Get That Tater-Tot off My Plate!

Have you ever seen one of those extend-a-fork implements which telescopes out to allow you to sneak a bite off of someone else’s plate, even if they’re at the opposite end of a baronial banquet table.  Here, buy your own and use it to your heart’s content.  Maybe you’ve noticed that someone has an extra Tater-Tot, and it pisses you off.  Go for it.

I was actually thinking about whether there could be a product to help those of us who need to get something off of our plates, metaphorically speaking (though it does have applications for overeaters, of which I am one, but only about 50% of the time… see post below).  It would be for overcommitted people.  Or those with poor boundaries.  Who don’t know where they end and the other person begins.  Who don’t know what is their problem and what isn’t.

I’ve read several permutations of the Boundaries books by Henry Cloud and John Townsend.  And the reason that the books can be so successfully repackaged and repurposed and reworked, to maximum marketing effect, is that the concept is important, easy to grasp, and yet not easy to execute.  So if I didn’t master Boundaries in general, perhaps I’ll do better with its cousins, Boundaries in Marriage, or Boundaries with Short Caucasian Girls Who Work at 7-Elevens.  There is hope when there’s a separate Boundaries book for all our needs.

But seriously, I’m great at boundaries (or knowing what problems belong to me and which ones don’t) when I’m alone.  It all makes sense.  But as quick as you can say, to your not-young progeny, “We need to be working on our college applications,” we fall back into the trap of doing for other people what they can do for themselves.

I’m the queen of feeling responsible for other people’s stuff.  In church when a baby cries, I feel like I need to quiet him for the sake of the preacher and the sake of all those there.  Never mind that I last gave birth 19 years ago and that that “baby” does not cry in church (nor in public under normal circumstances).  I bend over backwards to do more for people than is good for them.  I overfunction and then complain when others underfunction.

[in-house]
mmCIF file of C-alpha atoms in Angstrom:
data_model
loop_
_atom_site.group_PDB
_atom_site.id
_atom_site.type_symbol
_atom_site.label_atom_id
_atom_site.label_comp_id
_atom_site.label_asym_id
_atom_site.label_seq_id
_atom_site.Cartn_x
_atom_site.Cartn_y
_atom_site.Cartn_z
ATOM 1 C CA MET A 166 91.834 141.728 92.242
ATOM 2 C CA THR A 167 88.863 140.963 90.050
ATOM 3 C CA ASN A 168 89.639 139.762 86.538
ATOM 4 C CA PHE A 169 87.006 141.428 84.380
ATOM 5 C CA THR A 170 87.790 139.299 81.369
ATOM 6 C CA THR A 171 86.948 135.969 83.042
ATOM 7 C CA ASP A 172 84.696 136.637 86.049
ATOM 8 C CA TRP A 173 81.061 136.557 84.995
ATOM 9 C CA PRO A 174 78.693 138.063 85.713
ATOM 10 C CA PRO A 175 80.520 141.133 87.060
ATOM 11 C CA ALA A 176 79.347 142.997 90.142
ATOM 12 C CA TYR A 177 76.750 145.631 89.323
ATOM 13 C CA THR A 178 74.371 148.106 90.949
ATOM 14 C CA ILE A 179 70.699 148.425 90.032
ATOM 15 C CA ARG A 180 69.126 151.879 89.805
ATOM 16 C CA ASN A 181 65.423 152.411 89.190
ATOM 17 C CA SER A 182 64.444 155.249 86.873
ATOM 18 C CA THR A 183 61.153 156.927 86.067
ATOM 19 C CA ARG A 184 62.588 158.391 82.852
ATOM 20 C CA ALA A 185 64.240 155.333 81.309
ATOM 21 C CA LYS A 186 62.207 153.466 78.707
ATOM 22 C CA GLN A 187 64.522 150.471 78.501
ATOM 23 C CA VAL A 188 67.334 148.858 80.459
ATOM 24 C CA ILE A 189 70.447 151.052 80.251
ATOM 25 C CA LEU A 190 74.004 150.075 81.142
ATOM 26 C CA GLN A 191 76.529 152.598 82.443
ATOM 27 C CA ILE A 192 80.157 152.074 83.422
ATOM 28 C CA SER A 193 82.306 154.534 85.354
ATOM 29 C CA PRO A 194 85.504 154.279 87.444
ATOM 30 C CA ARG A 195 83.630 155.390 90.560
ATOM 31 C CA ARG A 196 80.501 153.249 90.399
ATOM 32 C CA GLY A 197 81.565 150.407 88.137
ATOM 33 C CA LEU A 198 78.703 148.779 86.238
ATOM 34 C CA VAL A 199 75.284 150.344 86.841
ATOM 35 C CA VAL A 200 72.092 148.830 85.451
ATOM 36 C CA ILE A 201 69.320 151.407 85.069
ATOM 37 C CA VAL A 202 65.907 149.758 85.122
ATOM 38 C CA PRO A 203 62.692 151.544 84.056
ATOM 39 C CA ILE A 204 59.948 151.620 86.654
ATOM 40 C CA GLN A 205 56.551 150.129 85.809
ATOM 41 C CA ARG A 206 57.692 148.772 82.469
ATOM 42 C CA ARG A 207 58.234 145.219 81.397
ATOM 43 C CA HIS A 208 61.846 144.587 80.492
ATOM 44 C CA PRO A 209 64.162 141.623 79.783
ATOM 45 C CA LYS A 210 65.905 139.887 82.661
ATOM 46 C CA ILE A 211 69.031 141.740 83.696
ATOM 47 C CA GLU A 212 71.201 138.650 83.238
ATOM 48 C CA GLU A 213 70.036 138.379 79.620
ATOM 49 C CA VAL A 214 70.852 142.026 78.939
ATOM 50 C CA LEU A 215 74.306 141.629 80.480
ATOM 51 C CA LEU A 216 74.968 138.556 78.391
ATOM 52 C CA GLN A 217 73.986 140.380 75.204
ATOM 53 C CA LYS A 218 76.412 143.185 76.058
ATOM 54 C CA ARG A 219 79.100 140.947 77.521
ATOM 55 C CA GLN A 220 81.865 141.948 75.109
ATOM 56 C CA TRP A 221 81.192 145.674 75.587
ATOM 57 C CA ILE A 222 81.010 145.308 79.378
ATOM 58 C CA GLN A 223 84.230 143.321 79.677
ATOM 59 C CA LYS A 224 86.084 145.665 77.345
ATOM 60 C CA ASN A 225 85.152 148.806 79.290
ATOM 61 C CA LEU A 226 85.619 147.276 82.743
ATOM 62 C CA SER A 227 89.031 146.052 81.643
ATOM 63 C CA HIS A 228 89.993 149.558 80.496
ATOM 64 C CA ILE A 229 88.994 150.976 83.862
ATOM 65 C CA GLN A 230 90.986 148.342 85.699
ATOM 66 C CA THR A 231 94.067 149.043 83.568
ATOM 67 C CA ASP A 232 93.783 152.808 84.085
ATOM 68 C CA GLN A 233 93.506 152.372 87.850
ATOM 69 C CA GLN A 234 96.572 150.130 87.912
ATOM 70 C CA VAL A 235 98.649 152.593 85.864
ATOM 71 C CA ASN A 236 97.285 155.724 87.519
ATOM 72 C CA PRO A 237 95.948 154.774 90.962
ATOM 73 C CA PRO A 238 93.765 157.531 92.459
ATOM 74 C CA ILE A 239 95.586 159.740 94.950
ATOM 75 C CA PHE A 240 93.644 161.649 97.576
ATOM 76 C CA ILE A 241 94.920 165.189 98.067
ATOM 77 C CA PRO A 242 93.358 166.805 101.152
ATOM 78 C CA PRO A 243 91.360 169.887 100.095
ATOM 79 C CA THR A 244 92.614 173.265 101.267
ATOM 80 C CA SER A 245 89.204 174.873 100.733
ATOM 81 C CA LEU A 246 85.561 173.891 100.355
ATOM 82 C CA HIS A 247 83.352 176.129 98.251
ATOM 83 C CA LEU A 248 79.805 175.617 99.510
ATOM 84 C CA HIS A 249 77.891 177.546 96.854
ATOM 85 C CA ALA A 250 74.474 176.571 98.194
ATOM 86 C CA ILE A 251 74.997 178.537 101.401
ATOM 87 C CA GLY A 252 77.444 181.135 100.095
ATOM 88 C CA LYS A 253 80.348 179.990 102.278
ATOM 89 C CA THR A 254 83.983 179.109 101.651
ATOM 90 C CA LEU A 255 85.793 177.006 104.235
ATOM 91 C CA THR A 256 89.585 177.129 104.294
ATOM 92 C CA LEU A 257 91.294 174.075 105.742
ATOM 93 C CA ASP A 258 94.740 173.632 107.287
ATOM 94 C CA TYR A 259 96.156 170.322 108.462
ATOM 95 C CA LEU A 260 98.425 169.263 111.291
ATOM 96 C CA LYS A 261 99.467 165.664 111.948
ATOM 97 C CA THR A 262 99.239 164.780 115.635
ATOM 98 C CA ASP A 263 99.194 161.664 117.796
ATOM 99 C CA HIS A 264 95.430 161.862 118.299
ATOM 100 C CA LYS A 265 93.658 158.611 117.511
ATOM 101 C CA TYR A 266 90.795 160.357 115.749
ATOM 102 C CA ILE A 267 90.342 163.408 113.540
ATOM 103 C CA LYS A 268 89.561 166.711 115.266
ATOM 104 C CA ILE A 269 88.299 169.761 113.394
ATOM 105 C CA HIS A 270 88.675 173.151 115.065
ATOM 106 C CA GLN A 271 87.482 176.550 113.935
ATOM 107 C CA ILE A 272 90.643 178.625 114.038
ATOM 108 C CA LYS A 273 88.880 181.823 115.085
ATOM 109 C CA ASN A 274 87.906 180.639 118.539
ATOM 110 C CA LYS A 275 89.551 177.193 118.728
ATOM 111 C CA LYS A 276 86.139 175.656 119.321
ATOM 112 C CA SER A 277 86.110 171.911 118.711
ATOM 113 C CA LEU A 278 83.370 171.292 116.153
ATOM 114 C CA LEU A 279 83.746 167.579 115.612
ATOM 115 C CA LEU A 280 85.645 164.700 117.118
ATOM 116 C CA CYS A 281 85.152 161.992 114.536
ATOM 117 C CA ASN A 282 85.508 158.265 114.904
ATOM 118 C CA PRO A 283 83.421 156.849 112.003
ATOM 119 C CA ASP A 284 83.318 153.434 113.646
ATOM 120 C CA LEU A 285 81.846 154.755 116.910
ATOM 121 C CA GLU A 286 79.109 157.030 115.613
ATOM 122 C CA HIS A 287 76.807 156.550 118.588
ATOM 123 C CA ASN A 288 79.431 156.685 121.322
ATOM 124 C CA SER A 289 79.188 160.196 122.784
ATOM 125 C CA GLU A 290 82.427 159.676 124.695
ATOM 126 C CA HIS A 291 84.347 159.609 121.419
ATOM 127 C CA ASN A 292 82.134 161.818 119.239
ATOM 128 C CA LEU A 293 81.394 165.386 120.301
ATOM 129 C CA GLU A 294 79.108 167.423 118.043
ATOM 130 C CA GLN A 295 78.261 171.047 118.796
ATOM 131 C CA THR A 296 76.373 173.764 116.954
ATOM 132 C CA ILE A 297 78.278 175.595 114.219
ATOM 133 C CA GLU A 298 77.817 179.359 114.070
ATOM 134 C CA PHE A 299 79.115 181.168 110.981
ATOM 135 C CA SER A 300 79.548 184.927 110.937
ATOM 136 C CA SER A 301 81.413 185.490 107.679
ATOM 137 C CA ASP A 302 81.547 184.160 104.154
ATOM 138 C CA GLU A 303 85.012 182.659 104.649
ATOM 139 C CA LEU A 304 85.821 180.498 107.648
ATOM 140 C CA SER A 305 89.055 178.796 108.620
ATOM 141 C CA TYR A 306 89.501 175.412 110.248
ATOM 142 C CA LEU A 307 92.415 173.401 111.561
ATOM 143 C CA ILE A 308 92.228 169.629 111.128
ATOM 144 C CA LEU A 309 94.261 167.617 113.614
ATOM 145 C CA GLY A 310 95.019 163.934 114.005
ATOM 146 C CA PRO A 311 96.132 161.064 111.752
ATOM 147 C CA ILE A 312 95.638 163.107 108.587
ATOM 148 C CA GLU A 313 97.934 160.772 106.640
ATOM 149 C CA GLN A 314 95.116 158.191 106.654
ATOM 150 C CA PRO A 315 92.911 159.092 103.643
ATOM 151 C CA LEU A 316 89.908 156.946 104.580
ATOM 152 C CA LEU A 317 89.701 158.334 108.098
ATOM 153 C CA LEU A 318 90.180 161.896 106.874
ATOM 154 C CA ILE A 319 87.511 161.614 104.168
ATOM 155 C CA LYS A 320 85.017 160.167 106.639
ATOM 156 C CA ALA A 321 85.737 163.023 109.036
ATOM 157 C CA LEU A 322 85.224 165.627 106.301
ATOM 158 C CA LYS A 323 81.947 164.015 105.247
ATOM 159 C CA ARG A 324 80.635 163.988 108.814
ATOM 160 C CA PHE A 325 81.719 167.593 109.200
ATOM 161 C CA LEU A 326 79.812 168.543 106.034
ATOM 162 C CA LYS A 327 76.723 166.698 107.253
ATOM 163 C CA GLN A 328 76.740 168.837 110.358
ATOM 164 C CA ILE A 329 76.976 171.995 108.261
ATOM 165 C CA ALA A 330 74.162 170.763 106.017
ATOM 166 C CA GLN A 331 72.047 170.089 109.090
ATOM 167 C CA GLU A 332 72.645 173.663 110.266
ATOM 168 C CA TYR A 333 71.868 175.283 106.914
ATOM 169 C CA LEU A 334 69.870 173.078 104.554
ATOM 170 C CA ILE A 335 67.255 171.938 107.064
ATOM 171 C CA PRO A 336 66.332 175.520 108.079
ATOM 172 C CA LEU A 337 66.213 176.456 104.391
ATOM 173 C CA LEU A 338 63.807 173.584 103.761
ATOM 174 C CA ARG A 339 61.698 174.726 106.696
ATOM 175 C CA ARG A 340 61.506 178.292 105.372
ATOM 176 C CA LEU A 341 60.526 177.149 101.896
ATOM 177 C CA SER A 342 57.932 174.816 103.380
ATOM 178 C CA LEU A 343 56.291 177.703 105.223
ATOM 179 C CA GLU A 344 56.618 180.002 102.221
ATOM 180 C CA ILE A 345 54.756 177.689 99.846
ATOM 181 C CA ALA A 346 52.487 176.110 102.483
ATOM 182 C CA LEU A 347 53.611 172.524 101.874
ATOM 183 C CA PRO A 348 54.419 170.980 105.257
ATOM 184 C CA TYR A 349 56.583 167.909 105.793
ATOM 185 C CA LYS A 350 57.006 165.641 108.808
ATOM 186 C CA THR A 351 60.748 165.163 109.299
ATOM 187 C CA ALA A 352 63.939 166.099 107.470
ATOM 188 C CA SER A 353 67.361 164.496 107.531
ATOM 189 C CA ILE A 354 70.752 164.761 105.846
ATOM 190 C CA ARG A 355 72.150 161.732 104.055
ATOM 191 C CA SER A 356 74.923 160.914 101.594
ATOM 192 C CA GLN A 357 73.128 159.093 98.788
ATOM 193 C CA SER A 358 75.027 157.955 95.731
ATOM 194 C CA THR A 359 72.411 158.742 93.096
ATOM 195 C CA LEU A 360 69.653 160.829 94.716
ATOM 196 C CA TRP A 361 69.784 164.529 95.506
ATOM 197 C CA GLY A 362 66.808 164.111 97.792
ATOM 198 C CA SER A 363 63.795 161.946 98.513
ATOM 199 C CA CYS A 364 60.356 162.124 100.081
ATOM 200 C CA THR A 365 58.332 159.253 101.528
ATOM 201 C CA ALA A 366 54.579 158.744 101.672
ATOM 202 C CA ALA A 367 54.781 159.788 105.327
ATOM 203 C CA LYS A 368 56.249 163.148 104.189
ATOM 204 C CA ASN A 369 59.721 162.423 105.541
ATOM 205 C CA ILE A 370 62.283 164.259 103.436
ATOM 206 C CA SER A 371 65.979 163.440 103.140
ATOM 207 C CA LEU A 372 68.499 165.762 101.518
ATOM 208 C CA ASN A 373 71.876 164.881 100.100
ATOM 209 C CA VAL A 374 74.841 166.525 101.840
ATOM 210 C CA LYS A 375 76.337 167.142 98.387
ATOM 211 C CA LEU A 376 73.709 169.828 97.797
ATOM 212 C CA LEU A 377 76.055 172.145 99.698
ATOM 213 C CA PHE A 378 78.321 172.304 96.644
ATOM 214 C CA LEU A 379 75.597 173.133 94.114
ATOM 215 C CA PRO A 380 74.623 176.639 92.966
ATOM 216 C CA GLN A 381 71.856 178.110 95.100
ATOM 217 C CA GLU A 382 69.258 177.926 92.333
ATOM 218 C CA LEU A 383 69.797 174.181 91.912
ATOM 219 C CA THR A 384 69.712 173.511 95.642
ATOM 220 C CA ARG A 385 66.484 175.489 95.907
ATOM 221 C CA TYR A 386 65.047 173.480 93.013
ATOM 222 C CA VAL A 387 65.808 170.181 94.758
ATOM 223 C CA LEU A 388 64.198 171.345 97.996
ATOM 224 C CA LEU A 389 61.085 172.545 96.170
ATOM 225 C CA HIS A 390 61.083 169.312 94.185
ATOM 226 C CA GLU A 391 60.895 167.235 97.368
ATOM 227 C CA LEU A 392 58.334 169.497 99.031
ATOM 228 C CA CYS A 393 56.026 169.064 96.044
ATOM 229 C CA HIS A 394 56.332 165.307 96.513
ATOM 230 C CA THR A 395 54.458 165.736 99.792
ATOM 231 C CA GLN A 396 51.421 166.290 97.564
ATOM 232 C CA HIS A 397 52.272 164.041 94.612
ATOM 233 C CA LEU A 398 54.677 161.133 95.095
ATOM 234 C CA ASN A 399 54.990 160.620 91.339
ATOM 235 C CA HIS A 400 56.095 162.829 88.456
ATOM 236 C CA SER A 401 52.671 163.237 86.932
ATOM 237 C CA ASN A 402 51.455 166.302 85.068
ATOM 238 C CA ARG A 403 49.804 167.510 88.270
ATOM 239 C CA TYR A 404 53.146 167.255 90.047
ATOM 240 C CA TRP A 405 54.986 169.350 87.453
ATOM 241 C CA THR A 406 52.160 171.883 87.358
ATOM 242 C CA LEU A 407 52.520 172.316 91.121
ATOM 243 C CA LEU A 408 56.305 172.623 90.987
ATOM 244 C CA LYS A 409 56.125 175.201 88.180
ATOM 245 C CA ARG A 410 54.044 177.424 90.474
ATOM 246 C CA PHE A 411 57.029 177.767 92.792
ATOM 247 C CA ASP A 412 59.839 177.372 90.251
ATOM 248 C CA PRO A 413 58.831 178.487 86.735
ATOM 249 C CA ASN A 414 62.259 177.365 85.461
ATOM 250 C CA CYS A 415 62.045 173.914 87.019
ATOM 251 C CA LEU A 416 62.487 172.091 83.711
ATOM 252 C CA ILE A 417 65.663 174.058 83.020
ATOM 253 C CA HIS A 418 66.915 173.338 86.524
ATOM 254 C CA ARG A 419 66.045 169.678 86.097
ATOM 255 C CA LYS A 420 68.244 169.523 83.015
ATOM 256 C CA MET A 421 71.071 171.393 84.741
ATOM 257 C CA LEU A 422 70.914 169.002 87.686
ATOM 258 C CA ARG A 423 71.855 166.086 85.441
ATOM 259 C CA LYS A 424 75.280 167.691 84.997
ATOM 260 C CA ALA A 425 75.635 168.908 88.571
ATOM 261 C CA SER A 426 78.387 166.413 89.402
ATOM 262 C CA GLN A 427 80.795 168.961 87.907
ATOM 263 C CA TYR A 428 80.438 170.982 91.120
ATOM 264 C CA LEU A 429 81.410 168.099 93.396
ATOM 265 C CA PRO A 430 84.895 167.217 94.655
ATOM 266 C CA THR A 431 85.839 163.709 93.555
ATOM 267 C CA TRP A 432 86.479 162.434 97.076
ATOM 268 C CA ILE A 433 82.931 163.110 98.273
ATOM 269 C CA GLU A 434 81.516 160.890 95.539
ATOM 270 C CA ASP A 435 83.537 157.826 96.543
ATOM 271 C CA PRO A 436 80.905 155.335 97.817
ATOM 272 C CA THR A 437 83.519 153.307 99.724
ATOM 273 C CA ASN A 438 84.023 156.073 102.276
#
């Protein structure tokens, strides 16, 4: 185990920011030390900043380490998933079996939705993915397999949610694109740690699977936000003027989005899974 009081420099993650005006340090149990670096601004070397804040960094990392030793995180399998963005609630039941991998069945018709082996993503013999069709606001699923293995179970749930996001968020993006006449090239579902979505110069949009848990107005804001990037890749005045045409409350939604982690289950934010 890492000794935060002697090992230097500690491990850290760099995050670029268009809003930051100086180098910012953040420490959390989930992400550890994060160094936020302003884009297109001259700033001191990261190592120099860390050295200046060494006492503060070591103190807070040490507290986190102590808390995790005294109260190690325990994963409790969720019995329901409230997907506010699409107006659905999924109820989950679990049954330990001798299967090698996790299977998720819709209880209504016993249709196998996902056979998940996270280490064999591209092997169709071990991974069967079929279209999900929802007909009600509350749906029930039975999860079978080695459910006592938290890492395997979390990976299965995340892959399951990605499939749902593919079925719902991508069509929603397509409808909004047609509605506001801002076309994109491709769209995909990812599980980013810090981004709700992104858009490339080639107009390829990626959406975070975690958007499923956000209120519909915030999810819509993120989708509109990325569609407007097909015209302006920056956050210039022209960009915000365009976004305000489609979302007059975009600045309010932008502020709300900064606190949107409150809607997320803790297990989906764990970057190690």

The first step on a journey is when you …realize you’ve stepped in the quicksand.    And I’m in it.  In over my head. Something’s gotta change.  Or somebody, aka “me.”

So to mix metaphors every which way but Sunday, I’m going to pull my foot out of the quicksand, stab the Tater-Tot with the extend-a-fork and then transfer the little tottie over to the plate of whoever it belongs to, saying all the while (as an old friend used to say regularly), “Don’t lay that baby on me; it don’t look nothing like me.”


~ by Cary on September 9, 2010.

2 Responses to “Get That Tater-Tot off My Plate!”

  1. You are hilarious…and wise. I can relate to your boundaries issues, Cary! 🙂

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